This morning it was interesting to see @joeygarrison offer up a piece in the City Paper about the possibility that either Eric Crafton or Michael Craddock might run against Karl Dean to be mayor of Nashville. Garrison did a good job of trying to get these guys to commit before they are ready to announce (if they choose to run, that is), and both did a good job of saying “maybe, but not yet…” At the end, Garrison also includes the obligatory note that any candidacy will be an uphill battle due to Dean’s clear financial advantage, already having bankrolled a half million dollars, and being able to dip in to his family’s personal wealth (to the tune of a million bucks last time around).
I frankly don’t know whether either the two C’s (Crafton and Craddock) pose much of a political threat to Dean. As a guy who tends toward the left I know I will have to think long and hard about these guys as viable options for while we have agreed on some specific issues, more often than not our political philosophies differ and it would be hard for me to have a great deal of confidence that they would make justice issues a priority (although it has to be noted that with the exception of immigrant issues, Mayor Dean hasn’t necessarily kept the needs of poor and marginalized folks at the forefront of his agenda either).
What concerns me however is the continuing narrative with says that mounting a serious campaign against Karl Dean is impossible due to his deep pocketbook. Certainly this has been repeated again and again in the Tennessean, with folks like Gail Kerr all but proclaiming the election over. And in conversations with political leaders I respect, folks that could offer an interesting opposition voice to the current administration, I continue to hear the refrain that Karl is unbeatable and it is a waste of time and energy to take him on given the financial realities.
I am not naive about this. I recognize the power of financial interests in politics. Mounting serious campaigns generally takes money, and the conventional wisdom that the candidate with the most money wins often holds to be true. Anyone taking on Mayor Dean has to recognize that their ability to compete in the financial realm is pretty slim.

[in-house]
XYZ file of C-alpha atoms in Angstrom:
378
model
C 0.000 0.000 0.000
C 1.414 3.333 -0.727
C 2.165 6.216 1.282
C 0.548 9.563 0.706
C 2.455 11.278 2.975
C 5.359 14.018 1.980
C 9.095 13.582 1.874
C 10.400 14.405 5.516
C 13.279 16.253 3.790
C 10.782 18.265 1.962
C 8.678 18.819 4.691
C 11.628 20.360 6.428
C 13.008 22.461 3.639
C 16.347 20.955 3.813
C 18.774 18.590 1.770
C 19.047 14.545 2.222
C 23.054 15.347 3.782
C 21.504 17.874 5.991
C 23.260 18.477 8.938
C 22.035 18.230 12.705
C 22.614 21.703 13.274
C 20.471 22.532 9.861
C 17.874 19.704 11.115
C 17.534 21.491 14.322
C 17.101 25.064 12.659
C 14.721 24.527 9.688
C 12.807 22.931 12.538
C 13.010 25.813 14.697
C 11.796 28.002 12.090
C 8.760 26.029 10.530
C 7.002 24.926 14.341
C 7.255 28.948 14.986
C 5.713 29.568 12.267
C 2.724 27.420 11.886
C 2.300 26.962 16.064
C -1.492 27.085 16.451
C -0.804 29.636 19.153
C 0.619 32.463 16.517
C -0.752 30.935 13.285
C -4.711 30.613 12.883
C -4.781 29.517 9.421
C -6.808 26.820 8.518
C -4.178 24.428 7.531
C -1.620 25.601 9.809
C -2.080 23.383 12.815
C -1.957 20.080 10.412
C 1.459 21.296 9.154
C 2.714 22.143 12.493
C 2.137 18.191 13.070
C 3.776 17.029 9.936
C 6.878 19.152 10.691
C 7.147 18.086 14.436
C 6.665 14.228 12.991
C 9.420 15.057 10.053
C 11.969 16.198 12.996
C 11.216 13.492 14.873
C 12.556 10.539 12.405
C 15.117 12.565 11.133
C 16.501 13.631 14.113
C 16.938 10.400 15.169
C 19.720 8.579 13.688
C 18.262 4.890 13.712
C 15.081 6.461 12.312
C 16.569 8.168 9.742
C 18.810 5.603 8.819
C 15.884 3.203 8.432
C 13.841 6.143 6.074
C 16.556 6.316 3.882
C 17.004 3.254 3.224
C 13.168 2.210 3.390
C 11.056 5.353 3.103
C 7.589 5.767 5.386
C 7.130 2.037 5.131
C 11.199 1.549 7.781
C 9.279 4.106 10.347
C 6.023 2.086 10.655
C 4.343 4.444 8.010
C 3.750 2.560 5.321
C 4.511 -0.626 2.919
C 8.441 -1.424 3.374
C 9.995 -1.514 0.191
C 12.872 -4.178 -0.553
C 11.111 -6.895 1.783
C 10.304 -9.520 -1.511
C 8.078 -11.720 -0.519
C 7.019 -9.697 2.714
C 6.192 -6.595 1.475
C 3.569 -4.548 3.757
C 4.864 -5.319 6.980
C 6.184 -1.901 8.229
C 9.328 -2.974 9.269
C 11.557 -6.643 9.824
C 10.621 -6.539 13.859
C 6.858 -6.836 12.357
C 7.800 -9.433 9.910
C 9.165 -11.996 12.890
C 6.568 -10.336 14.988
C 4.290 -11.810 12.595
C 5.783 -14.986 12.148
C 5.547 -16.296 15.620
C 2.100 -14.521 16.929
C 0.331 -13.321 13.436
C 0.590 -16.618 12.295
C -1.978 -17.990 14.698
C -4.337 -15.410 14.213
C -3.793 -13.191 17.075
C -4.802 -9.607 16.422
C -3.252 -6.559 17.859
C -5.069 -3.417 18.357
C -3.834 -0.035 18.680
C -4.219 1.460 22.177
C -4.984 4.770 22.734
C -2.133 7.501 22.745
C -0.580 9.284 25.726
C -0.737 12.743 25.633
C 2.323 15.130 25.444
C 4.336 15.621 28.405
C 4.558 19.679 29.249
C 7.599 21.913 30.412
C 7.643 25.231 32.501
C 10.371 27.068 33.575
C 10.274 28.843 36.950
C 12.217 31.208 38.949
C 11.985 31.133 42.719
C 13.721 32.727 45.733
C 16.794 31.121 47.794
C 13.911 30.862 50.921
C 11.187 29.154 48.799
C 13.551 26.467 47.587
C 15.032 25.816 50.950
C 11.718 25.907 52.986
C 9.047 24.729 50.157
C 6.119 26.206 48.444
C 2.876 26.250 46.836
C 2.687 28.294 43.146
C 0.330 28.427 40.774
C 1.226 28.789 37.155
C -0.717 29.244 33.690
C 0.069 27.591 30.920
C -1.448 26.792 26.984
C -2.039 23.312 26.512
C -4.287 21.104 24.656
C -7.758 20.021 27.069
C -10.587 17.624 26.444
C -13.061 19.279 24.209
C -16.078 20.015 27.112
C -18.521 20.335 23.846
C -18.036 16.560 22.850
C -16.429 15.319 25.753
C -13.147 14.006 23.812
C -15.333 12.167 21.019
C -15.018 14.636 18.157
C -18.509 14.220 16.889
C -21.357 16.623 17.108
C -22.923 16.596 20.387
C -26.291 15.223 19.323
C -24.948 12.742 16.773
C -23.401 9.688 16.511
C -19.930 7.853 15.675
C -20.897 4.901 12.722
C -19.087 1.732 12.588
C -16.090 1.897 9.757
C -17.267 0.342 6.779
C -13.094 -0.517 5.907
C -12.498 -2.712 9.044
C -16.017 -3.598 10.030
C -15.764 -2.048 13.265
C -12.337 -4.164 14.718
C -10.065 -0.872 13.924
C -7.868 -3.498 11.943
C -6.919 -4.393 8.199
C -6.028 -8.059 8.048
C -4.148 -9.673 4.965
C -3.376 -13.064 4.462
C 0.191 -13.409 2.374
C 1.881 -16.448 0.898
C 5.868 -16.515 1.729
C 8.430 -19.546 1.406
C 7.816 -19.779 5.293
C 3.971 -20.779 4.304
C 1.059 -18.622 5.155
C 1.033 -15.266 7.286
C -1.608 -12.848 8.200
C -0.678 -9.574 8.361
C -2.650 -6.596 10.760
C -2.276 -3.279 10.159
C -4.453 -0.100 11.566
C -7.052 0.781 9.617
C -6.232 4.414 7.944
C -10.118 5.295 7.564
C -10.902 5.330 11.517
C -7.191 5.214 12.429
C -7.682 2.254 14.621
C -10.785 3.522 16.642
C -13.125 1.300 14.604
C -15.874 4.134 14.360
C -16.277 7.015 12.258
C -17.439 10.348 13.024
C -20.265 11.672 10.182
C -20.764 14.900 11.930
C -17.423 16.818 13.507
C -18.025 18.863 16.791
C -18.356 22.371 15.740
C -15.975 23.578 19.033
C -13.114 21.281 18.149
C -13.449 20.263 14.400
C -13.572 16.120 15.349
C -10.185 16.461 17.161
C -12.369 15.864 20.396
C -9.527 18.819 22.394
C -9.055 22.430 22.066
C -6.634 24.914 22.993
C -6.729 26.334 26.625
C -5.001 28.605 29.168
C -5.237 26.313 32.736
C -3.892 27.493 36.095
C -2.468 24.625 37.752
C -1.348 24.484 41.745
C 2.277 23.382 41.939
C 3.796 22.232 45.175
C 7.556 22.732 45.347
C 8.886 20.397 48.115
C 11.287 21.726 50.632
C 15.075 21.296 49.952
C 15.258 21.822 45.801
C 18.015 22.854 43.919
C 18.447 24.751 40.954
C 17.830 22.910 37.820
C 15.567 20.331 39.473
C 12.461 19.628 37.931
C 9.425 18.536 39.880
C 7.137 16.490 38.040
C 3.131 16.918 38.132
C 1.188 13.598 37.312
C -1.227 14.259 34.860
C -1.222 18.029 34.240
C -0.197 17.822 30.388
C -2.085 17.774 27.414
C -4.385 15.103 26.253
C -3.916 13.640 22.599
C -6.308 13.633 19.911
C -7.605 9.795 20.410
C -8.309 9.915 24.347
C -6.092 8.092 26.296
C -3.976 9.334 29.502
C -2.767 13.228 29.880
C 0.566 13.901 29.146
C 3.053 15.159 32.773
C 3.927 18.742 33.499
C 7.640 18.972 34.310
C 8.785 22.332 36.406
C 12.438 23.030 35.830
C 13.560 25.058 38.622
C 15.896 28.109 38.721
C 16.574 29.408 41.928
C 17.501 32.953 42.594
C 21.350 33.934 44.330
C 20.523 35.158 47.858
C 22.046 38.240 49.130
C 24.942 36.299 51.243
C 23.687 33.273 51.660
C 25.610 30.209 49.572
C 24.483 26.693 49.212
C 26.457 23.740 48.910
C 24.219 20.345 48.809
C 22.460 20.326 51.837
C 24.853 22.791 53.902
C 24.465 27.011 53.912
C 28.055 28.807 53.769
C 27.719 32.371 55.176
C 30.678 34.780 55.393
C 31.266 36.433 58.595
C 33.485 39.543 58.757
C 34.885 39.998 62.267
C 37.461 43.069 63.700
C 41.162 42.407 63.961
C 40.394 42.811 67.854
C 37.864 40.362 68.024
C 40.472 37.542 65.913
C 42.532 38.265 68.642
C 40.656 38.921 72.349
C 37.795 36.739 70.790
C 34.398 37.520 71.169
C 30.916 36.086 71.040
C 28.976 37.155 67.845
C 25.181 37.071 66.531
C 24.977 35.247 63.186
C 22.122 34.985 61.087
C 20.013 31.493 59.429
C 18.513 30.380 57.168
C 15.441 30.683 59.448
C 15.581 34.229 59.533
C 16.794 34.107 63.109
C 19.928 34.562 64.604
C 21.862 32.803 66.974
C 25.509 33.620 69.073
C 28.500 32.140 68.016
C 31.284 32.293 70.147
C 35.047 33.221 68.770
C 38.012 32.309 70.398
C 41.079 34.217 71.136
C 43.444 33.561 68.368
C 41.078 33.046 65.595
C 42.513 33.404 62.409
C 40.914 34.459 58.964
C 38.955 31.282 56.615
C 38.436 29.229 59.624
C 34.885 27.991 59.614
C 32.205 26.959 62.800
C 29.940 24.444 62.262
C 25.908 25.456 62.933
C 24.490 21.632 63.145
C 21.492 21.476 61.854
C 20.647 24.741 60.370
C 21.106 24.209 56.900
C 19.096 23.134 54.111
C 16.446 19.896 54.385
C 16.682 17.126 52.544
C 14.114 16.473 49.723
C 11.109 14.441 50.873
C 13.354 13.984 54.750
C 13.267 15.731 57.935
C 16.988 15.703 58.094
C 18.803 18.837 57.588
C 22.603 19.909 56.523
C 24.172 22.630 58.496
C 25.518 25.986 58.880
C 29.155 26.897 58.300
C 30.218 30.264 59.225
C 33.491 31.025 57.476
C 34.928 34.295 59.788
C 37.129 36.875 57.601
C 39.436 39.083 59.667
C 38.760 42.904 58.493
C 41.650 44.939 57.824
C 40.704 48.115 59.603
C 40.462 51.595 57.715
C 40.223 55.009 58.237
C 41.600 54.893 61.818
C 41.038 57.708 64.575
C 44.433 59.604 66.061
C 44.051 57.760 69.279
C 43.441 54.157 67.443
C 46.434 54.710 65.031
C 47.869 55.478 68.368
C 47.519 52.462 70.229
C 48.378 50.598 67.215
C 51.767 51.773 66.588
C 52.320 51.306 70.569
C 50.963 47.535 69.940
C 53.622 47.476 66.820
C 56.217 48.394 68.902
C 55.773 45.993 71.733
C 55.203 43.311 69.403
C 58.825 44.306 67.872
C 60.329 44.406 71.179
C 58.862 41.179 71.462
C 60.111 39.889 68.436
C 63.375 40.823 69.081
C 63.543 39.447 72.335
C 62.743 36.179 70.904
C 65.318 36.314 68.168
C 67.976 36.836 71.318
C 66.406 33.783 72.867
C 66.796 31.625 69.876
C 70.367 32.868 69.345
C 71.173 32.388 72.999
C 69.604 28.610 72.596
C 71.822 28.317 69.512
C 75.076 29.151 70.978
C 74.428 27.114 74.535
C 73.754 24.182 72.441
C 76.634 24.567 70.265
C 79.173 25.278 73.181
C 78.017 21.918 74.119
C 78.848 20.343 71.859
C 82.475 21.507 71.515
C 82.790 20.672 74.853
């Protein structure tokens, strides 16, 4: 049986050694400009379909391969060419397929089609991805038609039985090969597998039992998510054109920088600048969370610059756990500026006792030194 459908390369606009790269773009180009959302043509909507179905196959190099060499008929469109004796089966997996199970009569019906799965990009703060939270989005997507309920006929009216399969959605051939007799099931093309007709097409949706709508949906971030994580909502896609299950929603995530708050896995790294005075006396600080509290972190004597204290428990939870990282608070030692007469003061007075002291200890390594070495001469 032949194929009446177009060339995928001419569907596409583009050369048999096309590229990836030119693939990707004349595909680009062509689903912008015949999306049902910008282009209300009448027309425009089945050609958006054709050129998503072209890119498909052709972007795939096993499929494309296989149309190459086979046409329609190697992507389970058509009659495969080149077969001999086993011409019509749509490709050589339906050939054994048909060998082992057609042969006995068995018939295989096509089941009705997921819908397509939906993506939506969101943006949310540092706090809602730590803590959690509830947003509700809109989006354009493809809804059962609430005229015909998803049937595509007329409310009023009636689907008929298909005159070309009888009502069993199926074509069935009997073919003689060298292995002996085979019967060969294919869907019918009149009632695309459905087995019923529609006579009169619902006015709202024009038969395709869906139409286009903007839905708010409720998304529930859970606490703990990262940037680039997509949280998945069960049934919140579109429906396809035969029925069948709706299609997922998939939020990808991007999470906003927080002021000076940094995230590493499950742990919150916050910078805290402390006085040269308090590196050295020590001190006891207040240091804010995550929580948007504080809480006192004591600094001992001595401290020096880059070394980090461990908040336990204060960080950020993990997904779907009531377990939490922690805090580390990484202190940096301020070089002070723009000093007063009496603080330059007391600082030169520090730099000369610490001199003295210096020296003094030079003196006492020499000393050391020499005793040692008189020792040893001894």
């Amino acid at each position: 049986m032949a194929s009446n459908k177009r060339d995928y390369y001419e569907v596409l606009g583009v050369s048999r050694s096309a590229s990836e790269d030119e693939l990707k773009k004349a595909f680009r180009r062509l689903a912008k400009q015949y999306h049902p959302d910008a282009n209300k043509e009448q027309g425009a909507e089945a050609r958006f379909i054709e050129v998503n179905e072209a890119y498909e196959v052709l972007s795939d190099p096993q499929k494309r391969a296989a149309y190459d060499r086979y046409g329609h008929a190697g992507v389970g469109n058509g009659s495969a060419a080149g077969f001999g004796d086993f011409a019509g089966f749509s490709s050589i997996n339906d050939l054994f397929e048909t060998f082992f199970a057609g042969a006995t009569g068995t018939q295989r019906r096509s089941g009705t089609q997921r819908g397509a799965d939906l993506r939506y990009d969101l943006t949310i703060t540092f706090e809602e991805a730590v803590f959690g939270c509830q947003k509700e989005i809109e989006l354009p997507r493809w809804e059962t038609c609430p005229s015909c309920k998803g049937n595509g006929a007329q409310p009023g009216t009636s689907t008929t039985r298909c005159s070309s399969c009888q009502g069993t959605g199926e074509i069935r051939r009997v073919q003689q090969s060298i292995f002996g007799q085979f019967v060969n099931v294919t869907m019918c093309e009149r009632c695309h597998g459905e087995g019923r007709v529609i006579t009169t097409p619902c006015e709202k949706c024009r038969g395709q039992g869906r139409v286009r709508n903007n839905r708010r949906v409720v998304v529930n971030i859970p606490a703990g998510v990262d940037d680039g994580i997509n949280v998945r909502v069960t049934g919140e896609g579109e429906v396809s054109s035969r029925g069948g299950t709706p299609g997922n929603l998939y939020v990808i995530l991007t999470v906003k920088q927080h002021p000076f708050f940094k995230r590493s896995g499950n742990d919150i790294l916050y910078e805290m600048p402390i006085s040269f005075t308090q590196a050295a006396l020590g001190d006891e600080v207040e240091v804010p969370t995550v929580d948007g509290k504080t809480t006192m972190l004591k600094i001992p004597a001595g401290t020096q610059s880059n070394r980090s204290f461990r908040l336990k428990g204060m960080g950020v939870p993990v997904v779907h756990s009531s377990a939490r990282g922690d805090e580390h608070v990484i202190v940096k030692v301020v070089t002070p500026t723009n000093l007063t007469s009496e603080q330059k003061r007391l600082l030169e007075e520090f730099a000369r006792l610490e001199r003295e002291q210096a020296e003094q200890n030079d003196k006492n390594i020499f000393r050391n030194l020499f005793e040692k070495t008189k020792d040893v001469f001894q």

But then I begin to think about Jerry Brown’s victory in the California elections.
This past Monday, Jerry Brown, the new (sort of) govenator of California released his financial reports in this past election. He reported that he had spent $36.5 million dollars to seal his victory. It’s a lot of money for sure, representing about a dollar for every man, woman, and child in the state. But his opponent, Meg Whitman, the former E-Bay exec who lost by almost 14 percentage points, spent at least $177 million in her bid to obtain the office, almost $5 per person in the state. All of the pundits suggested throughout the race that Brown (who had the additional liability of having served in the office before and had amassed a long political record) had little chance to prevail given the financial limitations he faced, and yet in spite of their rhetoric, he won by a significant margin.
There are all sorts of reasons why Jerry Brown won, and certainly his name recognition and reputation were more established in the minds of California voters than the average candidate. However two factors certainly has to come into play – the dissatisfaction with the current approach to governance and the fact that Whitman was simply not the most personable figure in the world. Yes, she had money. Yes, she had some business acumen. But in the end the voters simply didn’t like her and didn’t think that she could lead the state in a new direction that addressed the concerns of residents. Jerry Brown had his problems, but they knew his commitment to the state, and trusted him to do the hard thing.
Yes, money plays a place in politics . . . it always has and it always will. But at the same time, money is not the only factor in determining an election. There is always the possibility that some dynamic figure will arrive on the scene who is able to convince an electorate that it’s time for a change and these figures defy conventional wisdom again and again. That’s a good thing for if we become so cynical that we believe that money is the only factor then we might as well give up and name ourselves the oligarchy that we’ve become.
There is no doubt that Karl Dean has a ton of money, and the support of the business leaders of Nashville who are willing to give more to maintain the status quo. But it in spite of the perception of the news reporting class of our city, Mayor Dean is not necessarily popular outside of certain neighborhoods. This fairgrounds thing has hurt him, and more and more in the regions of the city outside of Briley Parkway I hear person after person expressing frustration with the current administration. Karl is a nice enough guy, I suppose, but he isn’t the most warm and fuzzy candidate, and he can easily appear bored and frustrated when challenged on issue. Yes, he has a bunch of money, but there are limitations that he carries with him as well as he enters the race.
Crafton and Craddock may or may not be the guys to buck conventional wisdom, for they carry a bunch of baggage with them as well. But I’m not ready to write them off yet simply because of Karl Dean’s financial advantage.
Jerry Brown’s story gives me hope.